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Flashback: Green belt building plans quashed, schools lose free milk, and a missing mountain climber

PUBLISHED: 15:00 08 March 2020

In the news 60 years ago this week...

In the news 60 years ago this week...

Havering Library

Stories that made the news 60, 40 and 20 years ago

In the new 40 years ago this week...In the new 40 years ago this week...

1960

Romford's last hope of housing most of the 2,000 home-seekers on its waiting list was quashed by Essex County Council.

The town's Labour councillors wanted to build on 250 acres of green belt land in north Romford. But after months of negotiation and discussion county representatives finally vetoed the "take-over bid".

They said: "We cannot recommend that land between Eastern Avenue and Lower Bedfords Road should be used for building purposes."

Tentative plans included nine skyscrapers, 39 blocks of three-storey flats, a school, college, church and shops.

The Labour group said if the 250 acres were taken out of the green belt, they could develop the area and reduce the town's waiting list of 2,000 housing applicants.

The group has always maintained the land bounded by Eastern Avenue, Straight Road, Lower Bedfords Road and Rise Park is not "naturally" green belt.

1980

Teachers claimed many youngsters would not be able to get a drink of water when free milk in junior schools was stopped, as there were not enough drinking fountains.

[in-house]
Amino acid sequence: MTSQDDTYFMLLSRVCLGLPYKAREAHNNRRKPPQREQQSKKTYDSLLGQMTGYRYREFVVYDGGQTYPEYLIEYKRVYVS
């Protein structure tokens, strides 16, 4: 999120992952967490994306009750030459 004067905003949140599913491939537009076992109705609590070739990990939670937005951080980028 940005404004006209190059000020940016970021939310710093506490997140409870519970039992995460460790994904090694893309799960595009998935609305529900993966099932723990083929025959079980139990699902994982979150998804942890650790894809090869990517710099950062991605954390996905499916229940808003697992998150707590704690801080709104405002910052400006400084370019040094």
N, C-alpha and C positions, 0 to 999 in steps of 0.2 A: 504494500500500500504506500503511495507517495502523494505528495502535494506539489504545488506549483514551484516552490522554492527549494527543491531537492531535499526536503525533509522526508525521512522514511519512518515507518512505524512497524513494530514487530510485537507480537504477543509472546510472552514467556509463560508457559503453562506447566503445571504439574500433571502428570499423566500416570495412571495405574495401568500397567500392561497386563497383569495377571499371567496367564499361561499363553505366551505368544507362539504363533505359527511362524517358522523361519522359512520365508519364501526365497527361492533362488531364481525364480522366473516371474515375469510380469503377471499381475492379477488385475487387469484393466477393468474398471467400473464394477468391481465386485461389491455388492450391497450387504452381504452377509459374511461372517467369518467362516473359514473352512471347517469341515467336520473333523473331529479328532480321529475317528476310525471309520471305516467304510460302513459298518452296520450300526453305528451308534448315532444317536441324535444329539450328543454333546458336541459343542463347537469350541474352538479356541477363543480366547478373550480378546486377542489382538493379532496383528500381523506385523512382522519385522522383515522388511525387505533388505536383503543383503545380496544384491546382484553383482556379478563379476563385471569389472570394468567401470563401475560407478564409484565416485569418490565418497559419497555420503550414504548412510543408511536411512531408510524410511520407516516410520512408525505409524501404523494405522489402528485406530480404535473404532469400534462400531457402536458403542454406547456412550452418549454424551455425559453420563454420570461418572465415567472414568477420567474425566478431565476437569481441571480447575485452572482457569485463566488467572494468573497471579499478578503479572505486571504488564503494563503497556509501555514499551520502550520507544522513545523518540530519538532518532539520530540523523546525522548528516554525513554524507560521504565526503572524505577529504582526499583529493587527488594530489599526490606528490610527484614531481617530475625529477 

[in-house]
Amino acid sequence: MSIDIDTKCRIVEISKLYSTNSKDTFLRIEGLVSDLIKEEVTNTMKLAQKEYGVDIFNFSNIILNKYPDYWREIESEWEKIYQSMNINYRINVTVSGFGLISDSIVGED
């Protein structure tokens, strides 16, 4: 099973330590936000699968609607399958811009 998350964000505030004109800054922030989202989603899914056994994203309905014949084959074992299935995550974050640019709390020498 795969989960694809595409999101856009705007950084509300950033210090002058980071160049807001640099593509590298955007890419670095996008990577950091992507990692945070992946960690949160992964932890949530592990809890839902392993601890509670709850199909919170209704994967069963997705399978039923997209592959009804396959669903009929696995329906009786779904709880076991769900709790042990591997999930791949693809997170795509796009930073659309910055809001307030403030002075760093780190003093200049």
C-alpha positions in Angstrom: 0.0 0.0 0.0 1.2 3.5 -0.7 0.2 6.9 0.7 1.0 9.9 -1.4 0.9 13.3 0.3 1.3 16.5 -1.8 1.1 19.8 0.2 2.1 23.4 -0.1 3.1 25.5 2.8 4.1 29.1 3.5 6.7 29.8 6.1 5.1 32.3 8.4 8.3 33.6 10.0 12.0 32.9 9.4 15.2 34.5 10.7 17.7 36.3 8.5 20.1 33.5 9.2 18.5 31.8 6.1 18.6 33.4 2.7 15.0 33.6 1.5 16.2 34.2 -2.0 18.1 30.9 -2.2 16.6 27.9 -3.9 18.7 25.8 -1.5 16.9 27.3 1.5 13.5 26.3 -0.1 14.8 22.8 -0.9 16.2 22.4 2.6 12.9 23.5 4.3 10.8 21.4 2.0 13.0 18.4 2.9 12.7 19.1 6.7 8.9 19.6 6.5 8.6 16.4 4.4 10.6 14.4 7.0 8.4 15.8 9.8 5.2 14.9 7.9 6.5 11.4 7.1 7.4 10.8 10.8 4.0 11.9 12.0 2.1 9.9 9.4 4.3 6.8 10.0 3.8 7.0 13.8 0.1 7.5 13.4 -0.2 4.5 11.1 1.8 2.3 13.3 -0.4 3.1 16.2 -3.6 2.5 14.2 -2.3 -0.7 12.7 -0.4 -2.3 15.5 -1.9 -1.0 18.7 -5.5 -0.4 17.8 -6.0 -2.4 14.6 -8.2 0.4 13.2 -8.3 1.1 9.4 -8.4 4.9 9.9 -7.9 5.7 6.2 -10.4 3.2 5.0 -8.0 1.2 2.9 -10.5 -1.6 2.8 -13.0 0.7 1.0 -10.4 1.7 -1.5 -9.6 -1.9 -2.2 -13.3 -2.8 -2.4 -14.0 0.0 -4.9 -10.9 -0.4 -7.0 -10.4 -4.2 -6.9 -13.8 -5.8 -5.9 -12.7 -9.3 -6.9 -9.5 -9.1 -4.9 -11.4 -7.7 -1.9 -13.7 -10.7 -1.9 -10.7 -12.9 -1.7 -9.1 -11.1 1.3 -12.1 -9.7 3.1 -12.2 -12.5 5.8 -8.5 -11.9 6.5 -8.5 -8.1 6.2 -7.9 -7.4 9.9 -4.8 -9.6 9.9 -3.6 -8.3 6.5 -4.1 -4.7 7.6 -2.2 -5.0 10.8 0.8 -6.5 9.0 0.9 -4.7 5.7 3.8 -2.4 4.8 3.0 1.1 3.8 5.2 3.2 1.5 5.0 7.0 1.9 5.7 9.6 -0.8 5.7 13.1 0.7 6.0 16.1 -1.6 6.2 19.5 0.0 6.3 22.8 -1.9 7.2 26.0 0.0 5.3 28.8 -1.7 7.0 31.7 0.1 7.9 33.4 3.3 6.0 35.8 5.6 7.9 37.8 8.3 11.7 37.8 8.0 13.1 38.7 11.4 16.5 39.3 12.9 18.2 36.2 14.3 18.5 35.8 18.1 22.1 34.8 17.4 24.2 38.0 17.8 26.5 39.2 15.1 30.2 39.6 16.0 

They tried to postpone withdrawal of free milk until the drinking water facilities were properly available.

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But Havering Council's education committee decided that the milk should still be axed.

David Argent of the National Association of Schoolmasters and Union of Women Teachers said: "It is not unusual now to see a queue of between 40 and 50 children at a tap during a break."

Ellen Wheatley, of the National Union of Teachers, said: "I don't think it will be positive for all children to have a mid-morning drink of water because there are not adequate facilities.

Education chairman councillor Christopher Kemp said facilities would be looked at but he didn't see it as a reason to delay the ending of school milk.

2000

The mother of missing mountain climber Marc Payne told the Recorder she was sure her son was dead - though his body may never be found.

Eva Payne, of Chase Cross, said she last saw her 36-year-old son before he set off on a climbing expedition in Southern Russia. She said: "His body is entombed in the ice."

She was coming to terms with the fact that Marc was no longer alive, one month after an avalanche hit the mountain he was believed to be climbing with friends.

A Russian helicopter spotted seven bodies almost immediately but hazardous weather conditions were preventing their recovery.

Several of Marc's belongings, including a rucksack and his wallet, were found close to the scene.

He was climbing the notoriously difficult Mount Uzbha.


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